“Since the pleroma is the kingdom of God in its completed form, the properties attributed to it by Scripture must be regarded as specially characteristic of the entire supernatural organism, even if they are to be found only in an ill-defined form in any particular preparatory phase of beatification. Secondly, in no other reality is the physical and personal action of the theandric Christ made manifest to us by revelation more than in the Church triumphant. When we try to sum up the Church’s teaching and the thought of the saints on the innermost nature of beatitude, we find that in heaven both Christ and the elect must be regarded as forming one living whole, disposed in a strict hierarchic pattern. Each elect soul, it is true, possesses God directly, and finds in that unique possession the fulfillment of his own individuality. But, however individual this possession of the divine, this contact, may be, they are not obtained individually. The beatific vision, which illuminates each of the elect for himself alone, is at the same time a collective act performed by the whole mystical organism at once ‘per modum unius potentiae’ (as one single force).”
Teilhard de Chardin, Pierre (2002-11-18). Christianity and Evolution (Harvest Book, Hb 276) (Kindle Locations 146-155). Houghton Mifflin Harcourt. Kindle Edition.
Dear Mr. Ockham,
I was googling for an informed response by a supporter of Teilhard to von Hildebrand’s scurrilous attack on him in “A False Prophet.”
My interest stems from an article in the current National Catholic Register (an ultramontane U.S. newspaper now owned by EWTN). In his attack on the spirituality of the Leadership Conference of Women Religious—women “without mooring in the heart of Christ and the Church”—one Dan Burke refers to “the incongruous musings of a questionable paleontologist [sic] (Pierre Teilhard de Chardin),” with Teilhard’s name hyperlinked to the von Hildebrand piece.
My Google searches on that topic were unsuccessful. However, Google did reward me with a link to your website.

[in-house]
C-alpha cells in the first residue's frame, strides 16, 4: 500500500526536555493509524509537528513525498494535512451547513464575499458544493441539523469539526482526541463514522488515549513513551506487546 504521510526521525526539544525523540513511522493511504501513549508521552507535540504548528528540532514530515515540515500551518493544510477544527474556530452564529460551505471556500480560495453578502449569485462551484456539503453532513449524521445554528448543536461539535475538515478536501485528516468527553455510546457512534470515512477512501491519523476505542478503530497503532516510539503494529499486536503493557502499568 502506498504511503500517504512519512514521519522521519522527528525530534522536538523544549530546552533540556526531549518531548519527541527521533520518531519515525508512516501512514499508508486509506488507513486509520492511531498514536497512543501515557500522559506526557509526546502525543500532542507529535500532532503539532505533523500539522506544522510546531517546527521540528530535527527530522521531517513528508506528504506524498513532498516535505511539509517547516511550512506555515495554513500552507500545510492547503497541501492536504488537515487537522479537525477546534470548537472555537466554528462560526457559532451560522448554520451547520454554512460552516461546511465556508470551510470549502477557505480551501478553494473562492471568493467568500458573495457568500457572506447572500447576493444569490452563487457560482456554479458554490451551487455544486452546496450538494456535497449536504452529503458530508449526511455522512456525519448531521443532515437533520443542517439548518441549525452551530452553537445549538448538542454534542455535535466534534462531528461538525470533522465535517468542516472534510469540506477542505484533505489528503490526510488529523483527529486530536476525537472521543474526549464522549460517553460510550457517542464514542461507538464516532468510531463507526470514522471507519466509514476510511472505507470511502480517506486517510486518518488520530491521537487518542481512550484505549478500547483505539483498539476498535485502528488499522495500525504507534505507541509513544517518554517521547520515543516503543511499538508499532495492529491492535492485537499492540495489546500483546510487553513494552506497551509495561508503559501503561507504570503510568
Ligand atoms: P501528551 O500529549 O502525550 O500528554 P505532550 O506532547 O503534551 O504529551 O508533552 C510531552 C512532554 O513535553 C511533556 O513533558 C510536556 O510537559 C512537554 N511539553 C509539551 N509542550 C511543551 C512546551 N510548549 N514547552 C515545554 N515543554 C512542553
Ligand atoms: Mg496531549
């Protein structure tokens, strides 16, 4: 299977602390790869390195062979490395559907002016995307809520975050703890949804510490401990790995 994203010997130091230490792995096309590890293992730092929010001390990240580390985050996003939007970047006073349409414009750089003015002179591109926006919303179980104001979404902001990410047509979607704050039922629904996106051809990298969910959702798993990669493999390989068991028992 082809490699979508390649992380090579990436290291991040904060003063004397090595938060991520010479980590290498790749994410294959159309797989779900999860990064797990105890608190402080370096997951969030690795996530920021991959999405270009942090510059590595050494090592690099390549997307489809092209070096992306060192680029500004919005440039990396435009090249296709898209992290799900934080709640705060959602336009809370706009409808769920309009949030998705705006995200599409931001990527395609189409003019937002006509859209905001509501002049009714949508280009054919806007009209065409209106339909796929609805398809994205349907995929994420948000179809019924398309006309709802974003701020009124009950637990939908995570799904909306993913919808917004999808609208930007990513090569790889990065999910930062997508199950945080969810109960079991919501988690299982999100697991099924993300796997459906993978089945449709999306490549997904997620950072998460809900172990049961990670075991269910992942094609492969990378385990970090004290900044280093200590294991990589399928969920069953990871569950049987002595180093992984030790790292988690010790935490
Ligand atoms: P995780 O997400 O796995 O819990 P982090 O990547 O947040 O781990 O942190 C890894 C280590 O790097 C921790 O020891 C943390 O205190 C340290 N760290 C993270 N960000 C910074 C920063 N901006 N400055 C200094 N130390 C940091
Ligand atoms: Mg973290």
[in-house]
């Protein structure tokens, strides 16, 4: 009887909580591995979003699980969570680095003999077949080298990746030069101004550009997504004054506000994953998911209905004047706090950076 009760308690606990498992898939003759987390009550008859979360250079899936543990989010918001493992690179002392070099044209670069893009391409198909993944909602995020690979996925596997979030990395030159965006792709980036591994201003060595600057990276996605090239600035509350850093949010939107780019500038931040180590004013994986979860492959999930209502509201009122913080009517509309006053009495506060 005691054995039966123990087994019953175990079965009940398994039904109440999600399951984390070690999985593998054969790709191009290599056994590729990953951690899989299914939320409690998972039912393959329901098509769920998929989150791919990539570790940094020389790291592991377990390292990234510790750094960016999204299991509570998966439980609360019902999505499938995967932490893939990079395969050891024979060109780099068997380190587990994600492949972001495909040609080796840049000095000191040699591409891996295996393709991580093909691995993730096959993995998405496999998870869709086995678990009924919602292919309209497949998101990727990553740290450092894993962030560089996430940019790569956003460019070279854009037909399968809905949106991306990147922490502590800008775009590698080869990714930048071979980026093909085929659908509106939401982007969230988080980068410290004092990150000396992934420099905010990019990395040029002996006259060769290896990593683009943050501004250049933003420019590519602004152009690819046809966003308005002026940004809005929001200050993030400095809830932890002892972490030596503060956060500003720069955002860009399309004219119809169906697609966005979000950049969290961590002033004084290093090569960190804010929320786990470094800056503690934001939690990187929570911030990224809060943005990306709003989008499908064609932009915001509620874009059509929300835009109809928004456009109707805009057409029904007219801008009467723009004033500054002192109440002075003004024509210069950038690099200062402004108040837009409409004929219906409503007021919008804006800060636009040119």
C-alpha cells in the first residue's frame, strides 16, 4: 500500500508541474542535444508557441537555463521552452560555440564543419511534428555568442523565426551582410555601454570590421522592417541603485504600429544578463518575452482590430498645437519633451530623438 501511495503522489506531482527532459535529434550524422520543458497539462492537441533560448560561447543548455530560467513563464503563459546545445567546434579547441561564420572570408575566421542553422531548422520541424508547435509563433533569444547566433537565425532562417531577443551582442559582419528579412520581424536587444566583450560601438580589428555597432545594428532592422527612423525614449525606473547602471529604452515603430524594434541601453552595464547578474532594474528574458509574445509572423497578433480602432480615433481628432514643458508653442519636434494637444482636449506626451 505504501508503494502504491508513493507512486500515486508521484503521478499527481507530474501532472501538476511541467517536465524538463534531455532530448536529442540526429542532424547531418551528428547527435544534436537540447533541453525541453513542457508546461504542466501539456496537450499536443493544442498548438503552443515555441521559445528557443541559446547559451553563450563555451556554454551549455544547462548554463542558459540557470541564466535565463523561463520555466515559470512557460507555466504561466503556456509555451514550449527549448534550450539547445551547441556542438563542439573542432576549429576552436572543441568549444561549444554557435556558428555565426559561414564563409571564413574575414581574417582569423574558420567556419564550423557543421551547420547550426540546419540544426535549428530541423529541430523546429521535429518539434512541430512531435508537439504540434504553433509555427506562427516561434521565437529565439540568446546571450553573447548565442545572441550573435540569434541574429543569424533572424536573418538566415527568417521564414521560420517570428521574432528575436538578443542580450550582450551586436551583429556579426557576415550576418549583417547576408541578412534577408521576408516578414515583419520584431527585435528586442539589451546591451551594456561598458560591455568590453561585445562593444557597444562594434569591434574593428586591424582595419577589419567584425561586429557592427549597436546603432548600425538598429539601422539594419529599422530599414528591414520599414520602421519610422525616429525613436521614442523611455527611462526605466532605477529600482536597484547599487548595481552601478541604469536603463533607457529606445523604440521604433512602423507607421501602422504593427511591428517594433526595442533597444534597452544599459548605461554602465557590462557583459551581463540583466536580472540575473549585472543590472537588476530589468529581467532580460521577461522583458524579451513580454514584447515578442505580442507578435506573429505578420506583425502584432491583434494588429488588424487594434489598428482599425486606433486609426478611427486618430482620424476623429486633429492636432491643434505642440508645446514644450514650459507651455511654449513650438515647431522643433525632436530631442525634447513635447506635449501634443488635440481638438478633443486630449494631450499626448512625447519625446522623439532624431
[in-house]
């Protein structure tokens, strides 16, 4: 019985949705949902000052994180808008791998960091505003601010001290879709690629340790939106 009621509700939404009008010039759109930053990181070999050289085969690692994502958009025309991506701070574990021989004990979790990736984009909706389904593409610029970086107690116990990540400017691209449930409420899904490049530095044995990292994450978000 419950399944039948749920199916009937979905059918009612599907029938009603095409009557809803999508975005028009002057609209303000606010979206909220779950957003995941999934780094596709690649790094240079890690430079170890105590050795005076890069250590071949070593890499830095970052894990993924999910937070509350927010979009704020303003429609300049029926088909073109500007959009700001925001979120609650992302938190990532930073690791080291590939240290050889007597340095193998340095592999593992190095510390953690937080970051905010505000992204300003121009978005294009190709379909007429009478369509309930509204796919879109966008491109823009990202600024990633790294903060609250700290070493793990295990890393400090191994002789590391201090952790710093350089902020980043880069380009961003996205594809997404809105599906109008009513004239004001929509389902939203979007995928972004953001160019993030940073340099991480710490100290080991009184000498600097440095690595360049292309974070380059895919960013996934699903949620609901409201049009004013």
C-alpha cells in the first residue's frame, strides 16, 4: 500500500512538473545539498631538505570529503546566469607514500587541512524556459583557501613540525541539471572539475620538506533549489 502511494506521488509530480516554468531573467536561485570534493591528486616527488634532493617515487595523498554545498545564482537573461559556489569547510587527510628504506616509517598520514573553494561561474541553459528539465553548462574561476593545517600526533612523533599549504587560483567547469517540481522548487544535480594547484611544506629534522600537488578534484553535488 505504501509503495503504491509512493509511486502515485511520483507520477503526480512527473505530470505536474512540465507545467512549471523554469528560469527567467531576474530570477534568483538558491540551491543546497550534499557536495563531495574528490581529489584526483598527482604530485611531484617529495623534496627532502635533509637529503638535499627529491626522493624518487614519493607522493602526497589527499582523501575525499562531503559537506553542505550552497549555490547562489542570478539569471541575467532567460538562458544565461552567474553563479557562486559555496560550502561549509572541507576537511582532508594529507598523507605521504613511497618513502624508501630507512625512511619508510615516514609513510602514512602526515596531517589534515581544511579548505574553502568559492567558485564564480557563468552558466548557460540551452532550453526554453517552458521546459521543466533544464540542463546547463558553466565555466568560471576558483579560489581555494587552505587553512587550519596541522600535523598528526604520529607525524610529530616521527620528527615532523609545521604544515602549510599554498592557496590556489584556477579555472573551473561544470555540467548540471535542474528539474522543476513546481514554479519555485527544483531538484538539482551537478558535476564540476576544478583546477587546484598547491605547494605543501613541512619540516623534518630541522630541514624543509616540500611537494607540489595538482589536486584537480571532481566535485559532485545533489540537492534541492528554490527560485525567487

As it happens, I’m currently dealing with Teilhard’s vision in “And There Was Light,” the chapter on the finality of the Cosmos in my book-in-progress, “Reimagining the Last Things: Heaven is a Civilization.” It had only the quote from Pope Benedict: “It’s the great vision that later Teilhard de Chardin also had: At the end we will have a true cosmic liturgy, where the cosmos becomes a living Host.” Now, thanks to you, I not only have a ready store of material from Benedict and others but the added bonus of your interpretations. Thank you.
Leo, thank you for the kind words. Yes, Pope Benedict has long been an admirer of Teilhard de Chardin. I was actually introduced to Teilhard de Chardin when I was reading Benedict’s “Introduction to Christianity”. While others (e.g. Cardinal Henri de Lubac) did the theological groundwork to incorporate Teilhard’s vision into mainstream Catholic theology, Pope Benedict had both the intellectual gravitas and status within the Church to put to rest any lingering doubts. Pope Benedict even went so far as to take Teilhard de Chardin’s concept of the Noosphere and place it as a central component of the Catholic Liturgy. Unfortunately, with regard to Teilhard some people have not read or choose to ignore what Benedict has said about him.
Can you please send me a link to the National Catholic Register article? I have not been able to find it. Interestingly, I sat next to Dan Burke at a conference dinner just over a year ago (I am sure he does not remember me). From that meeting I developed a deep respect for him. He is a deeply humble and spiritual person. I admire his work at Catholic Spiritual Direction (http://rcspiritualdirection.com/), (even if some of his co-bloggers ignore the Magisterium and are anti-Teilhard de Chardin). Even though I do not always agree with Dan, I definitely respect him.
Your book sounds fascinating. I look forward to reading it. Do you have a date when it will be available?
We are truly one in Christ and that thought is so awe-some for me as I think of it every time I’m at Mass and the host and wine are consecrated. It is as though I feel the Holy Spirit falling on the body and blood of Jesus and enveloping everyone in the world. Teilhard expresses so well ideas and feelings for which I don’t have the language.